Mine Safety Disclosures
The operation of our nine mines and quarries in the United States is subject to regulation and inspection under the Federal Mine Safety and Health Act of 1977, or Safety Act. From time to time, inspection of our mines and quarries and their operation results in our receipt of citations or orders alleging violations of health or safety standards or other violations under the Safety Act. We are usually able to resolve the matters identified in the citations or orders with little or no assessments or penalties.
Section 1503(a) of the Dodd-Frank Wall Street Reform and Consumer Protection Act and rules promulgated by the Securities and Exchange Commission, or SEC, to implement that Section require that we disclose specified information about mine health and safety in our periodic reports filed with the SEC. The disclosure requirements set forth in Section 1503 and the SEC rules refer to, and are based on, the safety and health requirements applicable to mines under the Safety Act which is administered by the U.S. Labor Department's Mine Safety and Health Administration, or MSHA. Under the Safety Act, MSHA is required to inspect surface mines at least twice a year and underground mines at least four times a year to determine whether there is compliance with health and safety standards or with any citation, order or decision issued under the Safety Act and whether an imminent danger exists. MSHA also conducts spot inspections and inspections pursuant to miners' complaints.
If violations of safety or health standards are found, MSHA inspectors will issue citations to the mine operators. Among other activities under the Safety Act, MSHA also assesses and collects civil monetary penalties for violations of mine safety and health standards.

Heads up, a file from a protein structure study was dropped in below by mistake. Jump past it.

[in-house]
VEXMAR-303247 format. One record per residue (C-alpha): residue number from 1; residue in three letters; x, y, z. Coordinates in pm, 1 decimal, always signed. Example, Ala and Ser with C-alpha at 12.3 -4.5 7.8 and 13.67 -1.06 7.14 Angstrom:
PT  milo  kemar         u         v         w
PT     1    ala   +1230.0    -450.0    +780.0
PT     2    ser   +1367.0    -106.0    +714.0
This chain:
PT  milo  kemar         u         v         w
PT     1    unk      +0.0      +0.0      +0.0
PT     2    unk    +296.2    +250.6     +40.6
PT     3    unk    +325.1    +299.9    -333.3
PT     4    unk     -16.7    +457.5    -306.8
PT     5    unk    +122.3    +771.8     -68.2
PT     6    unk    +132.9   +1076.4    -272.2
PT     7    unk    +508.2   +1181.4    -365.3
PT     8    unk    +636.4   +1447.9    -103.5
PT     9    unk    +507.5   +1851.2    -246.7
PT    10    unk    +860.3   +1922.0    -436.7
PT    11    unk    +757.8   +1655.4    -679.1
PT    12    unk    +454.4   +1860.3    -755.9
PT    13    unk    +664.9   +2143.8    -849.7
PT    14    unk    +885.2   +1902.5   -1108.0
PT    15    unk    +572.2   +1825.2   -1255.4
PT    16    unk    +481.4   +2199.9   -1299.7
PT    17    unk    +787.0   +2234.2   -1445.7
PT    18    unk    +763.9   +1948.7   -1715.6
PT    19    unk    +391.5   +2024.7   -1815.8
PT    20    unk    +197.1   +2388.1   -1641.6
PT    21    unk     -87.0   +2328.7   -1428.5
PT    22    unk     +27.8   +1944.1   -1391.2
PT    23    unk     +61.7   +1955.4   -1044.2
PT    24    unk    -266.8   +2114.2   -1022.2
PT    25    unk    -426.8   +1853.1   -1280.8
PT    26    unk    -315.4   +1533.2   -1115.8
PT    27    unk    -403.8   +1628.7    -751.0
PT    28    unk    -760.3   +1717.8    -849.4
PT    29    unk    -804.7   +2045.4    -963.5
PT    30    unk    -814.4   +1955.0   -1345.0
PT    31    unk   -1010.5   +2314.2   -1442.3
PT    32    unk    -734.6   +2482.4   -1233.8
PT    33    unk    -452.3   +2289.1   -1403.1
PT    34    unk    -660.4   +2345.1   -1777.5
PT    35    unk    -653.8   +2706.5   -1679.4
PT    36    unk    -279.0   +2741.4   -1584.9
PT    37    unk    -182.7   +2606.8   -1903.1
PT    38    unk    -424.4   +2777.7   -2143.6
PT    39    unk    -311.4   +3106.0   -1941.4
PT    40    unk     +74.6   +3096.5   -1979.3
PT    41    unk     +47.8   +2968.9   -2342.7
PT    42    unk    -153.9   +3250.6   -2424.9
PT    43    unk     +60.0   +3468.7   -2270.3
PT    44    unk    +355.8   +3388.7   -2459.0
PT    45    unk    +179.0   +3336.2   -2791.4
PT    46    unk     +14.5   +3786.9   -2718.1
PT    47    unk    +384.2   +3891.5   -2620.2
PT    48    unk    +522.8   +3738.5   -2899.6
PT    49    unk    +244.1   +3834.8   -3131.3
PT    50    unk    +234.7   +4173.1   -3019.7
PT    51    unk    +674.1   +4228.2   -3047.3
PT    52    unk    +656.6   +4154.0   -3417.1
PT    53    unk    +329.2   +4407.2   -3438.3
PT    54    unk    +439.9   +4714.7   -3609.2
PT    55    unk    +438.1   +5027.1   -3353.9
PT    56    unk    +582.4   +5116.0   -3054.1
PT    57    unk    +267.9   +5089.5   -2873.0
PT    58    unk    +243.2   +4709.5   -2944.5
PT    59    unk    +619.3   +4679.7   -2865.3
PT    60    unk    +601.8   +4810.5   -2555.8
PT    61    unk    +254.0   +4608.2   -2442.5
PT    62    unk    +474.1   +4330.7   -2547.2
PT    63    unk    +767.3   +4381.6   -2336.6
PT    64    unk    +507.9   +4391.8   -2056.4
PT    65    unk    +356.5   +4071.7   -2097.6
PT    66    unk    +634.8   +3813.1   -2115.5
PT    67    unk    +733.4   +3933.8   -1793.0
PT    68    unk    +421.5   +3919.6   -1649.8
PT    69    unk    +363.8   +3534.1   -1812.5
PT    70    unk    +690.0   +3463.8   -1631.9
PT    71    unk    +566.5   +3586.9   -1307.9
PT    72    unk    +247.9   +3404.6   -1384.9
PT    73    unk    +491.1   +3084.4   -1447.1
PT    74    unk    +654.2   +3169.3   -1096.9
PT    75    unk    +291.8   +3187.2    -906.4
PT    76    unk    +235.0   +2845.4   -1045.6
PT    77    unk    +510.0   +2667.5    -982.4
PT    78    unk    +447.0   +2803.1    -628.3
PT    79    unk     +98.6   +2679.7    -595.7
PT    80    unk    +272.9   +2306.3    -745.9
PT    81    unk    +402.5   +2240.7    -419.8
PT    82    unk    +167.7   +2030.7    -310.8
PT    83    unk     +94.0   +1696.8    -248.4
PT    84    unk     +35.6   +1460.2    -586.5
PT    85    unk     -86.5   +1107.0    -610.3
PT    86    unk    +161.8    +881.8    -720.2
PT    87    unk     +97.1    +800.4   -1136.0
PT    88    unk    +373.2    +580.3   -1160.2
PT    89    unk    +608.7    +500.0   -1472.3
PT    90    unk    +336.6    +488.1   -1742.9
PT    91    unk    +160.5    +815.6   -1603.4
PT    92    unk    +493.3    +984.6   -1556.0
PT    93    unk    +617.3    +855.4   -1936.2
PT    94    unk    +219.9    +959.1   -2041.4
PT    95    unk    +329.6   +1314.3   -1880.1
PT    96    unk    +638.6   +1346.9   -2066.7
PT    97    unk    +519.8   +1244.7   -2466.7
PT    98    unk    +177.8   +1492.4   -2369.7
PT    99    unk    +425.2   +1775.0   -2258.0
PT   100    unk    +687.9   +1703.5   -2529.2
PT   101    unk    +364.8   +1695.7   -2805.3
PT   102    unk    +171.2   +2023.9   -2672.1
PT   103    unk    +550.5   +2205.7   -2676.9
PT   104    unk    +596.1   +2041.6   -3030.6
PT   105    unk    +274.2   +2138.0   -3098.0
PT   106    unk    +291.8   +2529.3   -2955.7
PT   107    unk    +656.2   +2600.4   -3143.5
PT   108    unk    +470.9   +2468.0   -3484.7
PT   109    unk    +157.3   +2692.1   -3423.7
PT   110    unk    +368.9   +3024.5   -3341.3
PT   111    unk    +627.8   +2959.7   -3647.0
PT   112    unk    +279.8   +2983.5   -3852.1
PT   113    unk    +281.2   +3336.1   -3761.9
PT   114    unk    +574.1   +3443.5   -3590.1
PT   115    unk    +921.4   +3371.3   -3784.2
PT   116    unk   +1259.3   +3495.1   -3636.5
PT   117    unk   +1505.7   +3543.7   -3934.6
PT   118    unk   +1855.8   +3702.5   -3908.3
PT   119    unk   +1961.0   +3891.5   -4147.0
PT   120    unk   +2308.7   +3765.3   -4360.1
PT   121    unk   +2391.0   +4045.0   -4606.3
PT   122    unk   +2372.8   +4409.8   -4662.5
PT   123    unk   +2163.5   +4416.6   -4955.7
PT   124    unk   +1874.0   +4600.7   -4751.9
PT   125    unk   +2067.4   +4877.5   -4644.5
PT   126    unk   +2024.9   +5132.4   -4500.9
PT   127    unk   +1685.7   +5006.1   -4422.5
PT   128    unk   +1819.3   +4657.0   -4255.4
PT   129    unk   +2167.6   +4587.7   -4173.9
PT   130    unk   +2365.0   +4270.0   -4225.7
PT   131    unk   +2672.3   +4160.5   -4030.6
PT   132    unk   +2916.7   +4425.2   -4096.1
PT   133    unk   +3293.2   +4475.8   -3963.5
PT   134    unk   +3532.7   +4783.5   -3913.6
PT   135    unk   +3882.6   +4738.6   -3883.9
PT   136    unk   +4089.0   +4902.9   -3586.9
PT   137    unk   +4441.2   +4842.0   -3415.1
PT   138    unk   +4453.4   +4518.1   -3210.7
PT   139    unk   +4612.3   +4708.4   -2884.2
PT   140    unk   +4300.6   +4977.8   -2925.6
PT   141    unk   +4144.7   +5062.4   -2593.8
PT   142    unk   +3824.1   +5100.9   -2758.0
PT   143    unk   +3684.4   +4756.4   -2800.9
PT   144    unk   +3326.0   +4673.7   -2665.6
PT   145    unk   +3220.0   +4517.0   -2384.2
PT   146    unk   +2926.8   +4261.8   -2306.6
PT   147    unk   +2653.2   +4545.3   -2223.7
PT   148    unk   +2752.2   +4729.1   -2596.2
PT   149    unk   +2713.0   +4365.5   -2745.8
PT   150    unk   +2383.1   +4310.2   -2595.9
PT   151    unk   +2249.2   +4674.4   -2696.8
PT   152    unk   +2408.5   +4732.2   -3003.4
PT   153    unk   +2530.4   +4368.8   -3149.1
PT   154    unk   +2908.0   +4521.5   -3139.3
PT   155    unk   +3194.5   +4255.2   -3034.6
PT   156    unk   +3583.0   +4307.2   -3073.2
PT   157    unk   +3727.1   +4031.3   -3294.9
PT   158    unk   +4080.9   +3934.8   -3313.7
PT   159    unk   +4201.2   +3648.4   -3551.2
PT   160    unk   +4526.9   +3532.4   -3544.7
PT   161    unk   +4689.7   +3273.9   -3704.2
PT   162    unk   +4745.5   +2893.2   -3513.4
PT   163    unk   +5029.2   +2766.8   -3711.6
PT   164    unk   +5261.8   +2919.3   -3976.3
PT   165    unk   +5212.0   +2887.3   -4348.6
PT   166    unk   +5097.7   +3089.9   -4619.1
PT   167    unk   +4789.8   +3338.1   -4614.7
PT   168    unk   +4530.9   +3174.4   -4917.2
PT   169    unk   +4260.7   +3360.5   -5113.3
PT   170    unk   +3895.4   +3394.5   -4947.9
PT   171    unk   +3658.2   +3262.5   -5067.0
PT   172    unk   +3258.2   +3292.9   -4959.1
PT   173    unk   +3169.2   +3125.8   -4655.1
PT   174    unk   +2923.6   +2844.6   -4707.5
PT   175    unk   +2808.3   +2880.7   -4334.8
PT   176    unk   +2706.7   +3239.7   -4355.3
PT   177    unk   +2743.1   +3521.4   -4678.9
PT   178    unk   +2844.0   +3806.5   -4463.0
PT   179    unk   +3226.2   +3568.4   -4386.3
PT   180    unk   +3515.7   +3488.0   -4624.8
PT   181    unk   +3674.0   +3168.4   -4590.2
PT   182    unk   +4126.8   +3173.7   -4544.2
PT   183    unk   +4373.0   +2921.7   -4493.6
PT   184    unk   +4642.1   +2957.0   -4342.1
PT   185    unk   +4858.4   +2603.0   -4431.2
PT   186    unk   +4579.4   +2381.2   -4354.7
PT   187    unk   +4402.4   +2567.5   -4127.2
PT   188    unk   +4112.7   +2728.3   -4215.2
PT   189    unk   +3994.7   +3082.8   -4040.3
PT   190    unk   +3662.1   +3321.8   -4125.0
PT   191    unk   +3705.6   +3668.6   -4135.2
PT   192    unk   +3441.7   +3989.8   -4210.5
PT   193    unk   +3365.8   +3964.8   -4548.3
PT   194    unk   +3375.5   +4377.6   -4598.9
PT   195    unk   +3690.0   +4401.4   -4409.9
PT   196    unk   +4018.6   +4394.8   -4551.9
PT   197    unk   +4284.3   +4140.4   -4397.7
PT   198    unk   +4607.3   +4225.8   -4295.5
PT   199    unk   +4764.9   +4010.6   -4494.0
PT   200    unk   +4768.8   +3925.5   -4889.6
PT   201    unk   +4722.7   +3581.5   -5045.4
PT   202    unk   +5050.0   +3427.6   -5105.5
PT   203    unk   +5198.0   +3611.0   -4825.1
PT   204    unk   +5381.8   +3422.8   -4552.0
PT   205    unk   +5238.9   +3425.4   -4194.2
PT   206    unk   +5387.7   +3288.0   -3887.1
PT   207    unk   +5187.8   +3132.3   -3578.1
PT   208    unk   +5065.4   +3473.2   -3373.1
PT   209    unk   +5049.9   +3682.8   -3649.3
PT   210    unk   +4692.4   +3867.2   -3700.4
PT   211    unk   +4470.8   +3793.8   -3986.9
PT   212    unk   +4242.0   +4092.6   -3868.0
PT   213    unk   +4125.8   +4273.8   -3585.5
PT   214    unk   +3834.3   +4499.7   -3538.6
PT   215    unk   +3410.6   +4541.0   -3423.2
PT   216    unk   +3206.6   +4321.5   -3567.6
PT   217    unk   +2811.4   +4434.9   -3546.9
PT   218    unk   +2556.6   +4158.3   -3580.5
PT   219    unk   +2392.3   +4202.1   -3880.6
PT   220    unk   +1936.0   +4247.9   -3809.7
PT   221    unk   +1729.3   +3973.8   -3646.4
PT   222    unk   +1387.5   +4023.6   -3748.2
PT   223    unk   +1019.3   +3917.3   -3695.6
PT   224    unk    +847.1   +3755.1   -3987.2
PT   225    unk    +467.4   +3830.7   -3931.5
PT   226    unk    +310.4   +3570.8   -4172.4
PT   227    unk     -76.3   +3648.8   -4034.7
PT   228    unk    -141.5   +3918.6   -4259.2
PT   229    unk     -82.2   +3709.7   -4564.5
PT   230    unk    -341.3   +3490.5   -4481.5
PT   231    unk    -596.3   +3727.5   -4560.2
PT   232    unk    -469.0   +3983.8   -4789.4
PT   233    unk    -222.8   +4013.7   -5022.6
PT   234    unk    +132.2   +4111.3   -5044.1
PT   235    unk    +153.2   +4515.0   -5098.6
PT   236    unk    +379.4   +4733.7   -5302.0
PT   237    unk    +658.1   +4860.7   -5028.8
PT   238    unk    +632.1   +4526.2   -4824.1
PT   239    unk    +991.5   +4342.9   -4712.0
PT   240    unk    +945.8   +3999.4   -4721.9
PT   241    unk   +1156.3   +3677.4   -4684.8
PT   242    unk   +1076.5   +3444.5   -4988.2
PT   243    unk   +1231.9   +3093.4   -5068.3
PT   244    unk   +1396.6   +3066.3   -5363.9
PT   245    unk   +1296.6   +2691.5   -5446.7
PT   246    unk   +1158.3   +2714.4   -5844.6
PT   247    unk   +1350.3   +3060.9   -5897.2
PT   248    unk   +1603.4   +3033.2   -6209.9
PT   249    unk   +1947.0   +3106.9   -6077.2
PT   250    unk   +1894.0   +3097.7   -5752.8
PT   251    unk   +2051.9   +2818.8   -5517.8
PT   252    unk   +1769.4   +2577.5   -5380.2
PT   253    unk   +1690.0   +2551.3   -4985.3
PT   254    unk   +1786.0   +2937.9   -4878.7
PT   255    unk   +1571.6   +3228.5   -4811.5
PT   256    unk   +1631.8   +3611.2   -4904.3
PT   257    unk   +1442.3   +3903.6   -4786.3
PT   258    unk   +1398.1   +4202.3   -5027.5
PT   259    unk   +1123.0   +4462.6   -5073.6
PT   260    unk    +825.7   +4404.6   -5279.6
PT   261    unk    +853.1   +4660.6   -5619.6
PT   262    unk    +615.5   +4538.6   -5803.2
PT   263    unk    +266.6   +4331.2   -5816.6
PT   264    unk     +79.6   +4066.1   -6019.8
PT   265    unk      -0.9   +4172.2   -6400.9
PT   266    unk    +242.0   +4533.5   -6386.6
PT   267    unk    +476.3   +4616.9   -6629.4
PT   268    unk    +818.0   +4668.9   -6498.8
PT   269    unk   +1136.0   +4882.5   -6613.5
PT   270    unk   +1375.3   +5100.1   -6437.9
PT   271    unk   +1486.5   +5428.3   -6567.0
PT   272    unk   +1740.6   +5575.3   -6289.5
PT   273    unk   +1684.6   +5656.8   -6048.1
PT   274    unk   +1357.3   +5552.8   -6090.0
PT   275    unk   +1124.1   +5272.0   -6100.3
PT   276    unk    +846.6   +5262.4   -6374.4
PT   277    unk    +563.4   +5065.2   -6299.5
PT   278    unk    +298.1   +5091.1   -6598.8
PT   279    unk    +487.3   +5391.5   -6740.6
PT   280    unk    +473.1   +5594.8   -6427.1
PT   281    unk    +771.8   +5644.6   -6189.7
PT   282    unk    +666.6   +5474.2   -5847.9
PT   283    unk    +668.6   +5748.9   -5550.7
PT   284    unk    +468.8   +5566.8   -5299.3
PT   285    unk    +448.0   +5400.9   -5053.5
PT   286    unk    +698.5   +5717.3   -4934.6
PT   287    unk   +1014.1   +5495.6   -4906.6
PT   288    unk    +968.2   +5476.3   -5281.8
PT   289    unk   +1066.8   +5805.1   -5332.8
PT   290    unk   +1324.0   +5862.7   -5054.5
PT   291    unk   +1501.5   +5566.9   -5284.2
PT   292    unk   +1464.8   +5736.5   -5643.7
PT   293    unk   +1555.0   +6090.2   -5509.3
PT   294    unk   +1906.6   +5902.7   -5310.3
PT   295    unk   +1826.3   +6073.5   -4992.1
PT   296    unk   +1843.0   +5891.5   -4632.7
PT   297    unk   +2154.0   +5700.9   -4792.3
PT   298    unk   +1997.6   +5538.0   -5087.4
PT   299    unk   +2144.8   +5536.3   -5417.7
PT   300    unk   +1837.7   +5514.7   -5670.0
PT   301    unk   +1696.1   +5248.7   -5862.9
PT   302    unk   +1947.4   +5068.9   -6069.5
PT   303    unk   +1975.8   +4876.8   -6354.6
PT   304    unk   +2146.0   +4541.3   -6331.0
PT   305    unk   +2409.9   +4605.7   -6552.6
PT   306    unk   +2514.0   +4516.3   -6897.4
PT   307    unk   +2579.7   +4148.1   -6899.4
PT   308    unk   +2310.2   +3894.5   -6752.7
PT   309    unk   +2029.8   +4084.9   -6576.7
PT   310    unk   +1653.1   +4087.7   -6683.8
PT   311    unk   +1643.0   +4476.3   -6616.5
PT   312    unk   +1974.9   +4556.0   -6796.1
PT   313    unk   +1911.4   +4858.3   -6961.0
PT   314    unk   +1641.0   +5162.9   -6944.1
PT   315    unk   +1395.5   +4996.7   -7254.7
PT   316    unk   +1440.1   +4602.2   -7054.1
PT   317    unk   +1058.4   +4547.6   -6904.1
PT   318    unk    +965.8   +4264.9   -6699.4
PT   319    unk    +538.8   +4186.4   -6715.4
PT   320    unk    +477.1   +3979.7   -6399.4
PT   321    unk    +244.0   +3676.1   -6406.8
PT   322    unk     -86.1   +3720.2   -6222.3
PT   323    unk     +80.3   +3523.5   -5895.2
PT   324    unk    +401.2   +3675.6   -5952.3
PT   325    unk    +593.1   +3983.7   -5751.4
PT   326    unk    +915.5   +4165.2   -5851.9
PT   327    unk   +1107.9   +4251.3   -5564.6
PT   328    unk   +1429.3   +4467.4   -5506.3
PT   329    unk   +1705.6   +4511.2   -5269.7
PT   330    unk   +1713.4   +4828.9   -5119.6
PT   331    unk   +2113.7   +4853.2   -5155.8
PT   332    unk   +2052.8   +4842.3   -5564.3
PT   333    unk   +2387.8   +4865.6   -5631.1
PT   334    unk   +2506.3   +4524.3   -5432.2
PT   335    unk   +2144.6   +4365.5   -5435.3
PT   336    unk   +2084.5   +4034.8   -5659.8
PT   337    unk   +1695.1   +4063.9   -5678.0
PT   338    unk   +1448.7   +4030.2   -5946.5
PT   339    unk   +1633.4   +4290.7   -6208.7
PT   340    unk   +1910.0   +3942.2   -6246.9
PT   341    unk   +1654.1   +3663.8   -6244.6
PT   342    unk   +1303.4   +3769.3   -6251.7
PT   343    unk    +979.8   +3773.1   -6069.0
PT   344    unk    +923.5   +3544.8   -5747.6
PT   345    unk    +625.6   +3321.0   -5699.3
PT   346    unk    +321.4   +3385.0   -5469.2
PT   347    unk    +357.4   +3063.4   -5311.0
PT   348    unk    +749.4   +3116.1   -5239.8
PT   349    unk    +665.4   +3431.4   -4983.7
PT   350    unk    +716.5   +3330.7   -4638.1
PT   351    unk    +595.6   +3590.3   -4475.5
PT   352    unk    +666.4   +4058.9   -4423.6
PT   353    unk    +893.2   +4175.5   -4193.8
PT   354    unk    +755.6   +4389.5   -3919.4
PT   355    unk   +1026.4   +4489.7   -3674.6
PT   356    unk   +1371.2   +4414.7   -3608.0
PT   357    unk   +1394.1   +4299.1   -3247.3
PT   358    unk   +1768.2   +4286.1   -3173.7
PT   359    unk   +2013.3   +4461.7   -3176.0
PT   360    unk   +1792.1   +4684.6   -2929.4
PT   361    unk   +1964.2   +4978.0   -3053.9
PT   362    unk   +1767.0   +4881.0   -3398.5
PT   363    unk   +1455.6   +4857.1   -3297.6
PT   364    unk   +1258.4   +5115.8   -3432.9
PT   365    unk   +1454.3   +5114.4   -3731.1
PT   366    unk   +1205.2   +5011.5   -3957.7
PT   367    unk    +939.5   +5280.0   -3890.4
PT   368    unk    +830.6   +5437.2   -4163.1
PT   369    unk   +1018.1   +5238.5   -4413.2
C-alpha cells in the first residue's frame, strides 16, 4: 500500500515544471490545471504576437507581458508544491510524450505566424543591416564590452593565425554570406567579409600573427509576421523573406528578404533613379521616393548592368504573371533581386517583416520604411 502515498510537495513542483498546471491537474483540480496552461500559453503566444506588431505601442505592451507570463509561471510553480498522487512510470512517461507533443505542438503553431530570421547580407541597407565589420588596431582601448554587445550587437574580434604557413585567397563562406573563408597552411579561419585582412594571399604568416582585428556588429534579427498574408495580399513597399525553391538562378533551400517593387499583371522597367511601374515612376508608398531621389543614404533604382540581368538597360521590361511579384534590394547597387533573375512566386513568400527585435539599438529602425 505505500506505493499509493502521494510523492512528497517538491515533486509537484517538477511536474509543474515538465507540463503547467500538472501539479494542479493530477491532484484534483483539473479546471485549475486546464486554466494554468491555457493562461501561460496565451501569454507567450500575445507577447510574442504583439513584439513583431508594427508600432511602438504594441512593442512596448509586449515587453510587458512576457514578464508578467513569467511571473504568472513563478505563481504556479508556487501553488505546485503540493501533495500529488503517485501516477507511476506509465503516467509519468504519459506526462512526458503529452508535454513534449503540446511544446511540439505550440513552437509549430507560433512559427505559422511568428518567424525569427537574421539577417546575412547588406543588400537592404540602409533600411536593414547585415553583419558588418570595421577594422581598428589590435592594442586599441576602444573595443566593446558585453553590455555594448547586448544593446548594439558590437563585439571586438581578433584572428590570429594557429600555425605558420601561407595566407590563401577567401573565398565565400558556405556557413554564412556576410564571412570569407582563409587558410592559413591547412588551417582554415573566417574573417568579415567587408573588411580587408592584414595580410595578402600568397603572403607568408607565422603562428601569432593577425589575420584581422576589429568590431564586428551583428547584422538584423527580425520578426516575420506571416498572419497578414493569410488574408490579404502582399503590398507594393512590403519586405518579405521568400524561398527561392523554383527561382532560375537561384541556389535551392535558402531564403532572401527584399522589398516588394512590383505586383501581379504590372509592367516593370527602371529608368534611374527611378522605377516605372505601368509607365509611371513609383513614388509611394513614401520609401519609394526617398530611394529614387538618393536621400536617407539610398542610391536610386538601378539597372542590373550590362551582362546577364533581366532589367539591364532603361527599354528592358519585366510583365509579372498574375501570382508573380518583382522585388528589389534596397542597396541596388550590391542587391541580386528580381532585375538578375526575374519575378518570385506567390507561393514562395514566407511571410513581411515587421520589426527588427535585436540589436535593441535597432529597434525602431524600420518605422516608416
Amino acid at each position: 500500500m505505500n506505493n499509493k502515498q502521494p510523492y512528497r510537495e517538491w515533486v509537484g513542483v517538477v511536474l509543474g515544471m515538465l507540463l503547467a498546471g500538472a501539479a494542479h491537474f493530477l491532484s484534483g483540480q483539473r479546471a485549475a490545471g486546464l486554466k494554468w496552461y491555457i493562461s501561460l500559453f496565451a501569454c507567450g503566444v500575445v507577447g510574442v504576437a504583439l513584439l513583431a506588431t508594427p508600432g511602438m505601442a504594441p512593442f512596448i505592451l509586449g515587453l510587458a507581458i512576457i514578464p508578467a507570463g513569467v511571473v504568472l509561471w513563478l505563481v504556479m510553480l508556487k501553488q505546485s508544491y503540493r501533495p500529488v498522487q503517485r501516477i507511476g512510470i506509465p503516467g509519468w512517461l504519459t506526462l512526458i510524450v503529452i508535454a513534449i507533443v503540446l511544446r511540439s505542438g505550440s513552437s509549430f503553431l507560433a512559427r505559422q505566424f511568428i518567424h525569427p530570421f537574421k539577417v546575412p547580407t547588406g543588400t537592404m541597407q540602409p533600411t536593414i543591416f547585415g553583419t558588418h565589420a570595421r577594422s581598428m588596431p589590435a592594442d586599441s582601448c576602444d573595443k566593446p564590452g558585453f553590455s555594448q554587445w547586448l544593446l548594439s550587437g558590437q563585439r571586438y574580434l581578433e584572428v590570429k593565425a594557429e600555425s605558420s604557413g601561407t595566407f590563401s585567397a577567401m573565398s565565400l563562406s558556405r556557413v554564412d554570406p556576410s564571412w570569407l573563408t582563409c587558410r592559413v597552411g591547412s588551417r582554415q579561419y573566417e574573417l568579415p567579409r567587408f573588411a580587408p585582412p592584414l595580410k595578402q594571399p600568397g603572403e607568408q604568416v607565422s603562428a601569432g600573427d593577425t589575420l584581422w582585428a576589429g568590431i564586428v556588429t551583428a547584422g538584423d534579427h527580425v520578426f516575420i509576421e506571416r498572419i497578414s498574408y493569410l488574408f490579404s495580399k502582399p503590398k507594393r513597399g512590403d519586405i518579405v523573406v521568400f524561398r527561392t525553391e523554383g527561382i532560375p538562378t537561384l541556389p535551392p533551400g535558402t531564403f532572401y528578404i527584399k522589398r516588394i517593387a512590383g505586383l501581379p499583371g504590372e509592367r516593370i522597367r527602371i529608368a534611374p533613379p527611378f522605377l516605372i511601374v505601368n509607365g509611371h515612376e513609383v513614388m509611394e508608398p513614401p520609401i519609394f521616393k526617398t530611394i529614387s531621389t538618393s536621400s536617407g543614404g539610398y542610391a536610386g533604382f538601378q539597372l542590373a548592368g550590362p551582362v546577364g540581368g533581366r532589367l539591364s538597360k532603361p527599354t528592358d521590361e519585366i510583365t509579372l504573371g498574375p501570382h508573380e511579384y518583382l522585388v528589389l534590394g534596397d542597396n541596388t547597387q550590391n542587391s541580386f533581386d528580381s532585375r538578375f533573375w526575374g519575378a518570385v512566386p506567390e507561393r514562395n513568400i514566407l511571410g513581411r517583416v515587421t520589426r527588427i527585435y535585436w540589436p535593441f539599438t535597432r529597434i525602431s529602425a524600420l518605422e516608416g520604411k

In addition, an independent adjudicative agency, the Federal Mine Safety and Health Review Commission, or FMSHRC, provides administrative trial and appellate review of legal disputes arising under the Safety Act. Most cases deal with civil penalties proposed by MSHA to be assessed against mine operators and address whether the alleged safety and health violations occurred, as well as the appropriateness of proposed penalties.
During the year ended December 31, 2017, we received 15 citations alleging health and safety violations that could significantly and substantially contribute to the cause and effect of a mine safety or health hazard under the Safety Act, or S&S violations, and 69 citations alleging other health and safety violations. We have received proposed assessments from MSHA with respect to 74 of the 84 total citations. The total dollar value of proposed assessments from MSHA with respect to those citations was $19,697. We have resolved 55 of the proposed assessments through payments of penalties aggregating $15,895. There are no proposed assessments being contested and 19 proposed assessments otherwise remain outstanding. No assessments have yet been made by MSHA with respect to the other 10 citations. Set forth below is information with respect to the gypsum mines for which citations were received during the year ended December 31, 2017:
Location of Mines/Quarries
Number of Citations for S&S Violations
Number of Citations for Non S&S Violations
Total Proposed Assessments
Fort Dodge, Iowa
Plaster City, California
Spruce Pine, North Carolina
We did not receive any citations or orders for unwarrantable failure to comply with mandatory health and safety standards under the Safety Act, any orders under the Safety Act regarding withdrawal from a mine as a result of failure to abate in a timely manner a health and safety violation for which a citation was issued, any imminent danger orders under the Safety Act, any written notice from MSHA of a pattern of violations of mandatory health or safety standards that are of such a nature as could significantly and substantially contribute to the cause and effect of mine health and safety hazards under the Safety Act or any written notice from MSHA of the potential to have such a pattern during the year ended December 31, 2017. Also, there were no flagrant violations under the Safety Act and no mining-related fatalities during the year ended December 31, 2017, and no legal actions before the FMSHRC were instituted during the year ended December 31, 2017 or pending as of December 31, 2017.